Forum for Science, Industry and Business

Sponsored by:     3M 
Search our Site:

 

Europe wide study to examine causes of asthma

10.05.2006


Imperial College London and Ludwig-Maximilians-Universität (LMU) Munich are to take the lead in a Euro 11 million (GBP 8 million) study to examine how genetics and environment influence the development of asthma in Europe.



The GABRIEL project, funded through an EC Framework 6 grant, involves over 150 scientists from 14 European countries and Russia, using the latest research across a variety of disciplines, including genetics, epidemiology and immunology, to identify key factors in the development of asthma bronchiale.

Professor Bill Cookson, from Imperial College London, and co-ordinator of the study, said: “Asthma bronchiale is the major chronic childhood illness in Europe costing the European Community more than Euro three billion each year. Although effective therapies for mild asthma exist, the 10 percent of children with severe disease account for 60 percent of this expense, and even when treatment is effective it is not able to cure the disease.”


Asthma is caused by a combination of genetic and environmental effects, and despite being rare a hundred years ago, it has become increasingly common in developed societies across the world. Scientists believe rural environments are strongly protective against the disease, and increasing urbanisation may be contributing to the rise in the numbers affected.

Professor Cookson added: “We hope this study will help us identify just how genes and the environment cause the development of asthma, identifying both risk and protective factors, with the long-term aim of preventing the illness.”

Professor Erika von Mutius from LMU Munich and co-leader of the project added: “Previous studies have shown the causes of asthma are incredibly diverse with a huge number of genetic and environmental factors all potentially having an impact. Traditionally it has been hard to analyse all the genetic and environmental information but the latest developments in areas such as genomics and bioinformatics now allow us to analyse this huge and complicated amount of data.”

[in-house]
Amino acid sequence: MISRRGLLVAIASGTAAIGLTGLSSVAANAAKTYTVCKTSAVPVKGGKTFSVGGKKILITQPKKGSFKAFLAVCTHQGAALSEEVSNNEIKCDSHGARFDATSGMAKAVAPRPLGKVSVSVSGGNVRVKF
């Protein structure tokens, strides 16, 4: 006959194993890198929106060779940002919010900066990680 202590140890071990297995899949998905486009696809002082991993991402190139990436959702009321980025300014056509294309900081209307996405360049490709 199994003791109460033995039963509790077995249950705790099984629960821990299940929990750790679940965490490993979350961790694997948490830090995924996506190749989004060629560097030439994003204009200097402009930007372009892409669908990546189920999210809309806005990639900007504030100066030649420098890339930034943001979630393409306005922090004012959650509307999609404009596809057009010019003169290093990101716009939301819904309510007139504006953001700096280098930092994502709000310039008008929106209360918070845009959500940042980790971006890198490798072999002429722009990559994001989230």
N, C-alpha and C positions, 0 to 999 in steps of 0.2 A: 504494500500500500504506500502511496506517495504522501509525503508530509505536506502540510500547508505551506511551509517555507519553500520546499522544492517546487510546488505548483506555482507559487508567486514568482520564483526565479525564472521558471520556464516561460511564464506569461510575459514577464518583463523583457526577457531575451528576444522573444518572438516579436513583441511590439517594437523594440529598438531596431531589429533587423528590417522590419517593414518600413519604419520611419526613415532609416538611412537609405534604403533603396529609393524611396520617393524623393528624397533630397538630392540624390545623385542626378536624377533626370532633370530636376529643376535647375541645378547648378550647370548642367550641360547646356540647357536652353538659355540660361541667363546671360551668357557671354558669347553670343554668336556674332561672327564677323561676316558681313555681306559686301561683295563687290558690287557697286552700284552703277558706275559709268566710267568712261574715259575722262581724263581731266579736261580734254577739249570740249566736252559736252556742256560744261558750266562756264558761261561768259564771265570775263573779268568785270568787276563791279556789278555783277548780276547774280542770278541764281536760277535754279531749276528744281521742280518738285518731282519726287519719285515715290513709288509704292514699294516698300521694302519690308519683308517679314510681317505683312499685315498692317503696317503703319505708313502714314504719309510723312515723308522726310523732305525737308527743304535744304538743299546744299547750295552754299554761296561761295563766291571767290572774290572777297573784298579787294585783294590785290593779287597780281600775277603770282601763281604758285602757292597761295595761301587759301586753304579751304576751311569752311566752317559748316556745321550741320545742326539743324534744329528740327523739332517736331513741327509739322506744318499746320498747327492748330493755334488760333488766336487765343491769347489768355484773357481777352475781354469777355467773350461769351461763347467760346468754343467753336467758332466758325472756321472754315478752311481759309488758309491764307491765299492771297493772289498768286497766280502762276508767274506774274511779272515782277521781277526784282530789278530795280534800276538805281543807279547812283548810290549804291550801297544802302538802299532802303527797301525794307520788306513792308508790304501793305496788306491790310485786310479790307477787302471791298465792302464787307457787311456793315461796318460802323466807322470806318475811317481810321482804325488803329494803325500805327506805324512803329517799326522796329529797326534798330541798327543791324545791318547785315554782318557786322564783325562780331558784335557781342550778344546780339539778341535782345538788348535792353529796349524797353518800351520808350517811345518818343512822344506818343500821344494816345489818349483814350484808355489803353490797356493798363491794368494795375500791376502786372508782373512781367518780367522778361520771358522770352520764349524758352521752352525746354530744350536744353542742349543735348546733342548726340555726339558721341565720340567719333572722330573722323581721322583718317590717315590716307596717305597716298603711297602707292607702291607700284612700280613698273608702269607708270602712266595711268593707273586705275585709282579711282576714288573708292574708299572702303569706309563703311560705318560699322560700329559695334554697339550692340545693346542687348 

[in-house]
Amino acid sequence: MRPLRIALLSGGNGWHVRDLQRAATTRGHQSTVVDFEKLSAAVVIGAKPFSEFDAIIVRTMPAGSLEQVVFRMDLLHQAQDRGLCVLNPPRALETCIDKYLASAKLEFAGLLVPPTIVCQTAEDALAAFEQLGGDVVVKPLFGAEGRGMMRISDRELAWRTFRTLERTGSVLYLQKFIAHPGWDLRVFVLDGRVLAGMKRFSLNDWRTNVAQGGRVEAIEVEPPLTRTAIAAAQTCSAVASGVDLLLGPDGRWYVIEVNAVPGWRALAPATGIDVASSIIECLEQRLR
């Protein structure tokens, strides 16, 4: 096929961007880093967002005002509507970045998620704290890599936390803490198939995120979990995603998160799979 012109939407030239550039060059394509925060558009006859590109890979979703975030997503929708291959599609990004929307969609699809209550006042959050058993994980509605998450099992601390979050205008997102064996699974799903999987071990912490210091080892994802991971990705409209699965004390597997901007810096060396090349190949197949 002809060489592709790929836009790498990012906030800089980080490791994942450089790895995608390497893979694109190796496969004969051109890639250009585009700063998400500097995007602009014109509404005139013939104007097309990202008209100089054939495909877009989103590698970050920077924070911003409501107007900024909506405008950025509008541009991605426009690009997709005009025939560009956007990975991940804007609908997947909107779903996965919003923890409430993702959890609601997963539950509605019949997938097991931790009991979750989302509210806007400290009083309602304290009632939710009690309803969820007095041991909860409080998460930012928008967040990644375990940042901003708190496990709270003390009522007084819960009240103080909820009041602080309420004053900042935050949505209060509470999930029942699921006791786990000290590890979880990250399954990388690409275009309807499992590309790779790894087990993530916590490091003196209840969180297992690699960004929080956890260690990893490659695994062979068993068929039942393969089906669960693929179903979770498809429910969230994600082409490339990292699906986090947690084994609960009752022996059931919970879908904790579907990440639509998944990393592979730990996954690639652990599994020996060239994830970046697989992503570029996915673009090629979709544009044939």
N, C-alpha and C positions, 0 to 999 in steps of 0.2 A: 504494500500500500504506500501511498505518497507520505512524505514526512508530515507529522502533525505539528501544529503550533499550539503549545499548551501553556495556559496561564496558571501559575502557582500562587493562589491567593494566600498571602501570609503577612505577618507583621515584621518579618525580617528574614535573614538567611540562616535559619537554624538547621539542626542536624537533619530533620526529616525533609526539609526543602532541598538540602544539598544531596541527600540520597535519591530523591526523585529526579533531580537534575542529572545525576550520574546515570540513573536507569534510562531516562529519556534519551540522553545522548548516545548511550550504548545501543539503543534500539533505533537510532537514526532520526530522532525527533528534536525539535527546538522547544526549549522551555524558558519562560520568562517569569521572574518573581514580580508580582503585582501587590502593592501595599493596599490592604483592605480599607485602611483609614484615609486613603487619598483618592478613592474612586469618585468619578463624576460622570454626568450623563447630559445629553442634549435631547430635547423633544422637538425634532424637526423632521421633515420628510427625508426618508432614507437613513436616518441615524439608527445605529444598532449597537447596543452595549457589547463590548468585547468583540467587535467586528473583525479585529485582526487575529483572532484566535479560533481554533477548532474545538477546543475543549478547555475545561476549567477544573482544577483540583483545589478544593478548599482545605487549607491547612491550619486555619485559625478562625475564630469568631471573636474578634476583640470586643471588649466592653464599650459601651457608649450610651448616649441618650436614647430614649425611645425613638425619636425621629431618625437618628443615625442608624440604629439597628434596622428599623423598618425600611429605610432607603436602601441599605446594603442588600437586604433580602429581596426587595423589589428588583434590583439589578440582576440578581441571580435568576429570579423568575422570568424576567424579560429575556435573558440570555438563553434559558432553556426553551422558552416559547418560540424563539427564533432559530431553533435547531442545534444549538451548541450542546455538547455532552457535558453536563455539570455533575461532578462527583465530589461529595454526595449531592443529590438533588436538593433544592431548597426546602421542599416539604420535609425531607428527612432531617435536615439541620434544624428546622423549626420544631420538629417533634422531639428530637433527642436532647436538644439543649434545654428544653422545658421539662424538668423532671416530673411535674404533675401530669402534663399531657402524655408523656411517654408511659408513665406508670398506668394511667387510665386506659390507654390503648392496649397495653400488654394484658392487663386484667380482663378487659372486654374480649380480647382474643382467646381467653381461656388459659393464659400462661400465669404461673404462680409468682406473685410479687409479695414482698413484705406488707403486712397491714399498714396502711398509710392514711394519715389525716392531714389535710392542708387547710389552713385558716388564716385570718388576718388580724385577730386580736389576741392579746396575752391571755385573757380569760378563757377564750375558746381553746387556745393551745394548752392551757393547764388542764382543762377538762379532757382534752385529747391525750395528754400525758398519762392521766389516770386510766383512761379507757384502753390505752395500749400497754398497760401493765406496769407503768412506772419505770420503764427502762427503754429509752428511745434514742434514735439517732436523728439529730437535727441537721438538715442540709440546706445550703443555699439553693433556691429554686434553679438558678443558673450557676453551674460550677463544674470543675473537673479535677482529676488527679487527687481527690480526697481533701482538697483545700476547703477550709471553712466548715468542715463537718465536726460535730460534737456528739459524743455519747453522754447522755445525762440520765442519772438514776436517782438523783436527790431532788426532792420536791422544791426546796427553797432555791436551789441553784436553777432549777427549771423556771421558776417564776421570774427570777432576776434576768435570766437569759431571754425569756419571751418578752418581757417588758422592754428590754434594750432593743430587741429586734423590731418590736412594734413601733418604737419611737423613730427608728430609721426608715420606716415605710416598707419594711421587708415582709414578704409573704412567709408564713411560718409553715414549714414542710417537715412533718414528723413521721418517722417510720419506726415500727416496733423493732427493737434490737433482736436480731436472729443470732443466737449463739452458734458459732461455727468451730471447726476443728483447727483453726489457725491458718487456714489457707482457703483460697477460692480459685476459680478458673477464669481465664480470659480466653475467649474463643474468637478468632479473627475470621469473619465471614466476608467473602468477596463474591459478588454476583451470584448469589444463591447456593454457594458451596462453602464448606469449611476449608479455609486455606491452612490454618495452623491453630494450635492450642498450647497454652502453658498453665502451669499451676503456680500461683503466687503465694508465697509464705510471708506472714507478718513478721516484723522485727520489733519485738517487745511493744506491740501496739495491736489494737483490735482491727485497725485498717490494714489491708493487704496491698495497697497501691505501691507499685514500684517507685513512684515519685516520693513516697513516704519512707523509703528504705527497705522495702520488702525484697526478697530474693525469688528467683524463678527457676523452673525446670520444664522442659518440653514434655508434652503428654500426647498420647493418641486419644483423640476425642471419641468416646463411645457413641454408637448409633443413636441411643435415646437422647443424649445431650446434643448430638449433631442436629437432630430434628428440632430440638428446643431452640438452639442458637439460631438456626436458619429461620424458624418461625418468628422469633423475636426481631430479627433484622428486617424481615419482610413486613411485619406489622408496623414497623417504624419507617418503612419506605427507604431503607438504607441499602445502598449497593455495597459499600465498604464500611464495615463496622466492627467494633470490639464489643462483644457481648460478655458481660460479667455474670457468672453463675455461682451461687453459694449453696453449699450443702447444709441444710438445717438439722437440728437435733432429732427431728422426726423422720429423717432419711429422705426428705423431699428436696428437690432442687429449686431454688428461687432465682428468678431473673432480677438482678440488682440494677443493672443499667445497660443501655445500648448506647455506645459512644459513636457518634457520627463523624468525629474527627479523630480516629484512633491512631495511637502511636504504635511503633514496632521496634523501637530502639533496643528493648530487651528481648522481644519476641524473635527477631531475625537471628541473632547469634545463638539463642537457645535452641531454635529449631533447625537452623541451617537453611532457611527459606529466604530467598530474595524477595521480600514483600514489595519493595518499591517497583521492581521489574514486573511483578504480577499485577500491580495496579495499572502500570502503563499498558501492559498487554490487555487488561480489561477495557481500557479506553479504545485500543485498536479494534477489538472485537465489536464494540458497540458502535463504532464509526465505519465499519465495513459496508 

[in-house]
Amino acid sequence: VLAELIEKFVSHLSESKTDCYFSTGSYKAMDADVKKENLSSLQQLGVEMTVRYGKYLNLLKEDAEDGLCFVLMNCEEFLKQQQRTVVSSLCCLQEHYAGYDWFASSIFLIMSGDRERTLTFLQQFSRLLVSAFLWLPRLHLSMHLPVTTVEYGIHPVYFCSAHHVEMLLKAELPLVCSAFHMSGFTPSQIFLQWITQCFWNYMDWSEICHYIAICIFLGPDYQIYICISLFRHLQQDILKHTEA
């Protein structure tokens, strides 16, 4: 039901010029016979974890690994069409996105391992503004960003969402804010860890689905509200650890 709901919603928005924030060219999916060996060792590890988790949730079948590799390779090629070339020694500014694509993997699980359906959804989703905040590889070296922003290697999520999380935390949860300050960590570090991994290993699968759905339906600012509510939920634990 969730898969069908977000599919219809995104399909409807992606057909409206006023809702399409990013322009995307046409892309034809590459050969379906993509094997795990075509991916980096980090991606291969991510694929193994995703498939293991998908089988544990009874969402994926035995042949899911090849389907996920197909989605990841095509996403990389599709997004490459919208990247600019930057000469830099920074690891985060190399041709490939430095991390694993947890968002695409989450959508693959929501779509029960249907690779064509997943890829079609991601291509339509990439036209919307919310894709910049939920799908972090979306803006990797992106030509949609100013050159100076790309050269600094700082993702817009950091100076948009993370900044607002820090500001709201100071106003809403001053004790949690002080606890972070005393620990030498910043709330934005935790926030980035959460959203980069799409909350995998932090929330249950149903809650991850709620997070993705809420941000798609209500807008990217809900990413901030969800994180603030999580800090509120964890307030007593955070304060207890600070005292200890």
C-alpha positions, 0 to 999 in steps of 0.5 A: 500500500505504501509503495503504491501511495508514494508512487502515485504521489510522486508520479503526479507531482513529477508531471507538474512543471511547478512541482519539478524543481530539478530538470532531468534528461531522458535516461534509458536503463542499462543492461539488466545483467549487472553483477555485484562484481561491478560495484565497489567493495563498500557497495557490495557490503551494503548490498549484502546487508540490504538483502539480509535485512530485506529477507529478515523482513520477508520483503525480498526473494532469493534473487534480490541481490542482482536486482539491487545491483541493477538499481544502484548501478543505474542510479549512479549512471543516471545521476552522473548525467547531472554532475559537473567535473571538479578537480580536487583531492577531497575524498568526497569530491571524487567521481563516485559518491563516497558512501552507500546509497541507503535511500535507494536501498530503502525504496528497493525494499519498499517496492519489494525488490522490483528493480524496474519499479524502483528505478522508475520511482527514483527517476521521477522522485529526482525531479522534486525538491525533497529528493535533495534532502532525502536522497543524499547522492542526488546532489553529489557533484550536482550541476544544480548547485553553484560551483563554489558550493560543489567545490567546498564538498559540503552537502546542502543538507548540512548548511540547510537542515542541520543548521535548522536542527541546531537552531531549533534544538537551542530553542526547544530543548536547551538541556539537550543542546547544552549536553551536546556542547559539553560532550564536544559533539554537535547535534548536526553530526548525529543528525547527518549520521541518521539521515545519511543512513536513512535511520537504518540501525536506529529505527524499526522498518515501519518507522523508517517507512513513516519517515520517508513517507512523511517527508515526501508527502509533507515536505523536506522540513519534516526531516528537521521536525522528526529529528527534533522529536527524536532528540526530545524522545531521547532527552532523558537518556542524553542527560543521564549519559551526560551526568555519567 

As well as looking at genetic and environmental interactions, GABRIEL will study the molecular basis for environmental factors which can increase the risk of industrial asthma. It will also identify the agents which protect strongly against asthma in rural and farming communities and use genetics, genomics and proteomics to discover novel genetic and microbial factors that cause or protect against asthma.

The project will test genetic factors in over 40,000 subjects with childhood or adult asthma, with data from environmental factors such as tobacco smoke, air pollution, nutrition, allergen exposure and industrial agents.

Professor von Mutius added: “One particular area we will be looking at is the ‘hygiene hypothesis’, a theory which argues a lack of exposure to microbes in early childhood may cause an increased risk of developing asthma and allergies. Earlier work has indicated this may be the case, but we hope the scale of GABRIEL will allow us to properly test the hypothesis and to identify the responsible agents.”

GABRIEL will also develop model systems to investigate the molecular basis of genetic and environmental interactions which influence asthma, and use these model systems to translate novel findings into means of prevention and treatment for asthma.

Professor von Mutius added: “This type of very large-scale study can only be carried out with International co-operation. We are most fortunate that we are able to carry out the GABRIEL project within Europe, with its wide diversity of environments and genes and its shared scientific heritage.”